Home » ONCE UPON A TIME Review Season 3 Episode 2 Lost Girl
This week’s ONCE UPON A TIME is called “Lost Girl,” and unlike other episodes, the action is kept solidly in Neverland, with neither the Enchanted Forest nor Storybrooke glimpsed in the present timeline. We do get flashbacks to the E.F., but those are in the past, and meant to echo the journey our hero faces in the main thread. The rumors are correct, Neverland is dangerous and dark. Will our beloved characters make it through the woods intact?
The challenge of “Lost Girl” is finding oneself. Emma (Jennifer Morrison) is the titular Lost Girl, having been an orphan who, even after finding her parents as an adult, doesn’t understand where she fits in the world, feeling lonely and adrift. Peter Pan (Robbie Kay) asks her to face that part of herself this week in order to complete her quest to find Henry (Jared Gilmore).
The main relationship Emma must examine to find this missing element is that between her and her parents, Snow (Ginnifer Goodwin) and Charming (Josh Dallas). Early in the episode, Snow tells Emma she can should feel free to call her “Mom,” but that doesn’t go over very well with Emma. This, despite the fact that Snow acts more mom-like to Emma in “Lost Girl” than I think we’ve ever seen her before, actually seemingly wise beyond the young age she appears. It isn’t until late in the hour, though, when Snow prompts Emma to explain an action, that Emma lets loose and admits the hole in her heart.
This is a vital part of Emma that has been glossed for most of ONCE UPON A TIME’s run. We know that Snow and Charming sent Emma out into the world alone, effectively leaving her an orphan. But we rarely see the effect that their actions have had on Emma, who puts up a brave, bold front. In “Lost Girl,” Emma has to face those unresolved issues, causing further rift between the family, though opening up the possibility of healing, now that the cards are on the table.
One must assume Pan is cruel to Emma because Emma abandoned Henry, and so Pan knows Emma is someone who created an orphan. Being one himself, Pan is protective and soft-hearted towards those without parents, and even though that category describes Emma, the fact that she perpetuated the trend means she cannot be part of Pan’s gang.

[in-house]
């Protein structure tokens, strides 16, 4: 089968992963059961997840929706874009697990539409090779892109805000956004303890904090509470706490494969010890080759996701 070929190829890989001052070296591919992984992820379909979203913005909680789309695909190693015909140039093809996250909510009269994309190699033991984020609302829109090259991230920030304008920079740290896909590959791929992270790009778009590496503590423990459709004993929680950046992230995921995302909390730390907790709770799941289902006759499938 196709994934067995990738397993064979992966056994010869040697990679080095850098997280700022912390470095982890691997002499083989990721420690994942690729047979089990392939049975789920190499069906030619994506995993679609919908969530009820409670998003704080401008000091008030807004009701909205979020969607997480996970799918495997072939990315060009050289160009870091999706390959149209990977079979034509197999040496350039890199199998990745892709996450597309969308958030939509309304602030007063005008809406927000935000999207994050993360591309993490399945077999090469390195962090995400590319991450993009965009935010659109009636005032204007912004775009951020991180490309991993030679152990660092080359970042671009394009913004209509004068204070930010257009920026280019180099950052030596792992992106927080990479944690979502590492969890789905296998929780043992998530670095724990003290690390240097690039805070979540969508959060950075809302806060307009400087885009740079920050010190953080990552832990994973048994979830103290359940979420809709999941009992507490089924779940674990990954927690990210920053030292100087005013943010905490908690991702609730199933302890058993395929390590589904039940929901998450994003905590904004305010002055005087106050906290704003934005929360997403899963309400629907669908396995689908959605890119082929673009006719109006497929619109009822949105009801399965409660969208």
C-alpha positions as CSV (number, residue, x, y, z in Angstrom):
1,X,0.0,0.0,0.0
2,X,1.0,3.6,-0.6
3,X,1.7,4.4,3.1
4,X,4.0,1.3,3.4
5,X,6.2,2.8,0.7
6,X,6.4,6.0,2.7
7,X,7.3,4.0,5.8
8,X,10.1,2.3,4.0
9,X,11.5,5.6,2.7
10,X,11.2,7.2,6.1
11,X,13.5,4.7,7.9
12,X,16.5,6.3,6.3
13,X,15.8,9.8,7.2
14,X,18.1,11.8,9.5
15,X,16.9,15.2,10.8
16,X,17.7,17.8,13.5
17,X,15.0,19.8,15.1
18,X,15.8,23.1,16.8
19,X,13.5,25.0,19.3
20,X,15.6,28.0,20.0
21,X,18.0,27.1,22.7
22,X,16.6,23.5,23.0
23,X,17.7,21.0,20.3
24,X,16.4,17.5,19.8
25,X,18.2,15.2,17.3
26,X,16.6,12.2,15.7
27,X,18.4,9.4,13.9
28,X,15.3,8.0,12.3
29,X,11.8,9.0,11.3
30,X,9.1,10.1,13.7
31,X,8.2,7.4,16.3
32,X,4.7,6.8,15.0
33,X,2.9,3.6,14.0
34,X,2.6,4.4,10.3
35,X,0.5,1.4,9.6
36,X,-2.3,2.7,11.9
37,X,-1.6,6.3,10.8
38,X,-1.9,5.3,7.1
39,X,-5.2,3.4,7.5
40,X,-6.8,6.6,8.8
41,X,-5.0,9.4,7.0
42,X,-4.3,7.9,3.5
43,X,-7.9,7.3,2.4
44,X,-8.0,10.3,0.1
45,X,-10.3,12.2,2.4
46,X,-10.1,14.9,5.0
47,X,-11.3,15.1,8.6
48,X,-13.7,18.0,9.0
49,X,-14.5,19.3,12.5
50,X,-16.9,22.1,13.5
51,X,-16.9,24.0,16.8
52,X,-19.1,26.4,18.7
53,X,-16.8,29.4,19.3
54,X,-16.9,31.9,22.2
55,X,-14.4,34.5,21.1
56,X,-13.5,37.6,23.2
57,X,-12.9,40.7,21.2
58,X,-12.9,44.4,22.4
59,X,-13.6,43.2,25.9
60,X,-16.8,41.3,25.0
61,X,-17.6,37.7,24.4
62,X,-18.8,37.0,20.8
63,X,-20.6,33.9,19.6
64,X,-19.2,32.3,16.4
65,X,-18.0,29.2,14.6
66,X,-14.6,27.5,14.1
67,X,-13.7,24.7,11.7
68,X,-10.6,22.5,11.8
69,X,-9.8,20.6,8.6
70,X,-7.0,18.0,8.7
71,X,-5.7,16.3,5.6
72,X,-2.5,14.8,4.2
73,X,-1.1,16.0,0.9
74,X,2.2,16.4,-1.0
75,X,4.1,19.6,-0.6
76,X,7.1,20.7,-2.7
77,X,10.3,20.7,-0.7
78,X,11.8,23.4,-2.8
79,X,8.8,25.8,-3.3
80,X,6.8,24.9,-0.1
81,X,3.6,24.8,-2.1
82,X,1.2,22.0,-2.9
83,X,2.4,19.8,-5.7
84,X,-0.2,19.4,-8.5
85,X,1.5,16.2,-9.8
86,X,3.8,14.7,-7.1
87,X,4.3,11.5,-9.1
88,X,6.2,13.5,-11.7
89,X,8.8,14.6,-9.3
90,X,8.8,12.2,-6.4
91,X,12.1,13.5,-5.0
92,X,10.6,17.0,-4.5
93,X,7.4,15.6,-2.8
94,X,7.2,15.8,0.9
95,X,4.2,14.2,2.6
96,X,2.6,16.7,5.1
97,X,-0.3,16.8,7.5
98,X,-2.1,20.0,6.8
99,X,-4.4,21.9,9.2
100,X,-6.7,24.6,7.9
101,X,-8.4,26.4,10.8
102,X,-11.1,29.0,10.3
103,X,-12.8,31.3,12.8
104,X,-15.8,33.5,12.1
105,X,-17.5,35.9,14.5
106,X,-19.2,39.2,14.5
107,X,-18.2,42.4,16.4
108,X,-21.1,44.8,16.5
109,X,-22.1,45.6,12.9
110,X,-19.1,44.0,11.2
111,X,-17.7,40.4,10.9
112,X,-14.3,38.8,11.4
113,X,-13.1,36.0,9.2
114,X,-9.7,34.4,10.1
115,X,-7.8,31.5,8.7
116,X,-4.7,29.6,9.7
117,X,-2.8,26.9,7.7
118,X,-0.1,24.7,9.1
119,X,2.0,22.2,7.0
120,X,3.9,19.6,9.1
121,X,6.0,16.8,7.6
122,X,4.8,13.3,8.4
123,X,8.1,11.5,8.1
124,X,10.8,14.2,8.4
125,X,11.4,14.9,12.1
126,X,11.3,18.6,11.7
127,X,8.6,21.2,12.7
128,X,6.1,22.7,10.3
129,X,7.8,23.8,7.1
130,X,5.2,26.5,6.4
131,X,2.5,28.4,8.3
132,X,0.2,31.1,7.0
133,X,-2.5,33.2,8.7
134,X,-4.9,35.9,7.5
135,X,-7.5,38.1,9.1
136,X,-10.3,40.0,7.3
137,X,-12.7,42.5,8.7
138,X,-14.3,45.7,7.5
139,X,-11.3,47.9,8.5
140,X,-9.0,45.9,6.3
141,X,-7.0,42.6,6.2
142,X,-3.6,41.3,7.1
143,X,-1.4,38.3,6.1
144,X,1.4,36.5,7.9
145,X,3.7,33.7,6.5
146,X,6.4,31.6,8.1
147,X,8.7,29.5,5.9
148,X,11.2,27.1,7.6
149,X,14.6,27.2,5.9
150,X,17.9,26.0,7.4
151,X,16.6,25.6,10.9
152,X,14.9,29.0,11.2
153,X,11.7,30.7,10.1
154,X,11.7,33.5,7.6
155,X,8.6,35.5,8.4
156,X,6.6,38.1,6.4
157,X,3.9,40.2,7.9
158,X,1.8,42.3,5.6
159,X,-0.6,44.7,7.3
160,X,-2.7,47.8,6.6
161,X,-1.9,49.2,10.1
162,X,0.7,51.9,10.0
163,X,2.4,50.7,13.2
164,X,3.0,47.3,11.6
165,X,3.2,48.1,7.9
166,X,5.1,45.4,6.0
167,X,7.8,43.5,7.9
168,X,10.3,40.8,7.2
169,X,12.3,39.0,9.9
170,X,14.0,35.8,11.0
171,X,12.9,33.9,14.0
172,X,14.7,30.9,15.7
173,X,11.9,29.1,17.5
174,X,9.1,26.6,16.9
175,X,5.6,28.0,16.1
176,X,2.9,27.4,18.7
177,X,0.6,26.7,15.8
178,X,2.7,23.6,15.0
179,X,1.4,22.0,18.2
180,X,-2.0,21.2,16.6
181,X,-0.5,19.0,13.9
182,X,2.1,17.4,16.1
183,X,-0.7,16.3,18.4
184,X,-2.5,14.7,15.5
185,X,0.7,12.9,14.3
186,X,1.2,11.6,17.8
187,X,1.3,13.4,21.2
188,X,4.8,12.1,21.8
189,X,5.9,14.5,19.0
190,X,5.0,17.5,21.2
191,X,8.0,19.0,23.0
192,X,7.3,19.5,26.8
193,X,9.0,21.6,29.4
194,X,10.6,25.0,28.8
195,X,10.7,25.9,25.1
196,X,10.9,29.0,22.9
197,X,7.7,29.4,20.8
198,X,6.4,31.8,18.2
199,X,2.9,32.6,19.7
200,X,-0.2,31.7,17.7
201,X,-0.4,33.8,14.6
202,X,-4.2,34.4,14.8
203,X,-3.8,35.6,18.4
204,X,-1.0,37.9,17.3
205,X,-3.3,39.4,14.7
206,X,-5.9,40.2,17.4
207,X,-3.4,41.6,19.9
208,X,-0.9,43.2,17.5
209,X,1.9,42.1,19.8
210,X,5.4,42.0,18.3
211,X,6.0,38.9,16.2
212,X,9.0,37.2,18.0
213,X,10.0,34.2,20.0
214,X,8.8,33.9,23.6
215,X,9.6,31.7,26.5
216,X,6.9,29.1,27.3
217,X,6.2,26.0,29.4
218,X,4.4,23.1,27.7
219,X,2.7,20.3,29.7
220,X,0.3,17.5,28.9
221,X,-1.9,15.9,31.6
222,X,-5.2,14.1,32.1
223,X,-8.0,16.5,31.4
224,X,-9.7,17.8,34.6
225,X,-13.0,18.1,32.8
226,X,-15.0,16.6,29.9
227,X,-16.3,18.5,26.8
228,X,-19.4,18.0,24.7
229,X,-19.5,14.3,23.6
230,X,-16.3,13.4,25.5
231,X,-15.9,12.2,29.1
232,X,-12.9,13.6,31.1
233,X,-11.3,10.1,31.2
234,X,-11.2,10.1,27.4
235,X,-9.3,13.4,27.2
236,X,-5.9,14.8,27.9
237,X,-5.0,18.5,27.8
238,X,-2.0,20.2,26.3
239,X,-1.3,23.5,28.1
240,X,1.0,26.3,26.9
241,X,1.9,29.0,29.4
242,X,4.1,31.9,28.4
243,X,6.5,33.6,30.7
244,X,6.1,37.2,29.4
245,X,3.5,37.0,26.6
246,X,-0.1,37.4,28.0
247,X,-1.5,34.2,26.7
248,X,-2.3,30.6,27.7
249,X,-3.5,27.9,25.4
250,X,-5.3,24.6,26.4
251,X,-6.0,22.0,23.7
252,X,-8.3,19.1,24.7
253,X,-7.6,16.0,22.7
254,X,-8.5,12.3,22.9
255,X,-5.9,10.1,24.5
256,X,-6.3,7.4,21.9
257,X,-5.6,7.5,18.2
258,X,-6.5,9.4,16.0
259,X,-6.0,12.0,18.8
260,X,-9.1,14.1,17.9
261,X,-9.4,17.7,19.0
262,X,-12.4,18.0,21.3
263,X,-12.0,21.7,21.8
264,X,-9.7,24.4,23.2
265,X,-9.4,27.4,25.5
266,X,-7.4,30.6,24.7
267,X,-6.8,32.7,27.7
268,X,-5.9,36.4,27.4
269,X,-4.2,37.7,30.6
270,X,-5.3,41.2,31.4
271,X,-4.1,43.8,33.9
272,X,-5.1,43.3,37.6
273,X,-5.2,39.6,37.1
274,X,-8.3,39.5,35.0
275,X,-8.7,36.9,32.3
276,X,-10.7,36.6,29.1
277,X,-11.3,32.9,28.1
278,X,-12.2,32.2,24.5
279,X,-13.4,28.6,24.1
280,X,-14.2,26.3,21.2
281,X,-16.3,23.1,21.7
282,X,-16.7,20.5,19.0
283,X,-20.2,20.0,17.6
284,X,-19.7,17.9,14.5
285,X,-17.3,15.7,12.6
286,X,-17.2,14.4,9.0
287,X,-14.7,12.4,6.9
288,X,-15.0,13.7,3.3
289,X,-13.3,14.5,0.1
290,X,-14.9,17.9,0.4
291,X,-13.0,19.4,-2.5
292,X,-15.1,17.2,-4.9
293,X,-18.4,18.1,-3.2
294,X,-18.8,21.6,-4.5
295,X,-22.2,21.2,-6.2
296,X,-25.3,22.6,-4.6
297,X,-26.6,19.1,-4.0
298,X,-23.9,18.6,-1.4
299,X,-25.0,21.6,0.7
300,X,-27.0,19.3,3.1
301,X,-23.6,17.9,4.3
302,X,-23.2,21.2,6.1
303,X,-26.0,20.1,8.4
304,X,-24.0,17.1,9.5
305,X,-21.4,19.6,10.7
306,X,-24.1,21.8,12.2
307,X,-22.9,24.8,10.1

Hook (Colin O’Donoghue) tells Emma that Pan is one of the most dangerous villains in any realm, and this episode backs up Hook’s claim. Pan is playing a game with Emma, true, but he is far from playful. When Emma allows Regina (Lana Parrilla) to cheat Pan’s rules, Pan reacts by attacking, and only calls off his boys after Charming is infected with a poison. This shows not only is Pan cruel, he is without mercy, punishing any infraction severely.
Of course, Charming hides his deadly injury from everyone, but that’s a story for another episode.
It remains to be seen if Emma can hold her group together long enough to defeat Pan. It’s already cracking, with her strained relationship with her parents and Regina being the outsider. At least Hook is easy-going, following Emma willingly, but that just may be because he wants in her pants. Which might happen, considering Emma relies on him as an ear to talk to, her options being limited.
I do think Emma will rise to the occasion. We see Snow do so in flashback, a tale in which Charming tricks her into thinking she has pulled Excalibur from a stone, giving Snow the confidence to stand up to Regina. There is definitely a strong trend in the family to be a leader who triumphs. Snow and Charming’s time is past, and now it’s Emma’s turn. She will prevail.
Elsewhere in Neverland, Belle (Emilie de Ravin) appears to Rumple (Robert Carlyle) at a crucial time. Rumple is off by himself, and that’s not a good thing. Rumple is often alone while being the Dark One, and it seems he needs loved ones to make him do the right thing. By himself, he gives into the worst parts of his nature. Here, the vision of Belle reminds him to hang onto the good things, even if she isn’t really there for him.
It’s cool that Rumple has the sense to summon Belle’s visage. This shows a turning point for him, as we never saw Bae appear to him after Rumple’s son fell through the portal. Maybe this Rumple has come too far to backslide into what he was in the Enchanted Forest. If so, he may end up actually being the hero Henry needs him to be.
Other fantastic bits in this episode: Pan psyching Emma out when he says Henry won’t want to go home with her; Hook and Emma sharing rum, the solution to all of life’s problems; Hook threatening Felix (Parker Croft) by reminding the lost boy what Hook did to Rufio, a character not see before in ONCE UPON A TIME, but clearly a reference to the movie Hook; Hook asking about the movie-version of himself, and wondering what a perm is; Grumpy (Lee Arenberg) and the dwarves bonding with Charming; Rumple being clever enough to cut off his own shadow, which he sends to hide the dagger.
The relationships and character exploration in “Lost Girl” are what makes this a top-notch episode. It’s a little sad to be missing other plots, but I guess that’s the trade-off for having the flashbacks, a trade I would gladly make the other choice with. Even so, the writing seems to have gone up another level this year, and the series gets better with each passing season.
ONCE UPON A TIME airs Sundays at 8 p.m. ET on ABC.
CHIEF TELEVISION CRITIC | Creator of and writer for It's All Been Done Radio Hour live show and podcast. A voracious reader wanting to tell stories of his own, Jerome began writing around the age of 8 and hasn’t stopped, both original works and television reviews. Lives in central Ohio. Favorite current shows include The Walking Dead, Jessica Jones, Flaked, Outlander, and Archer.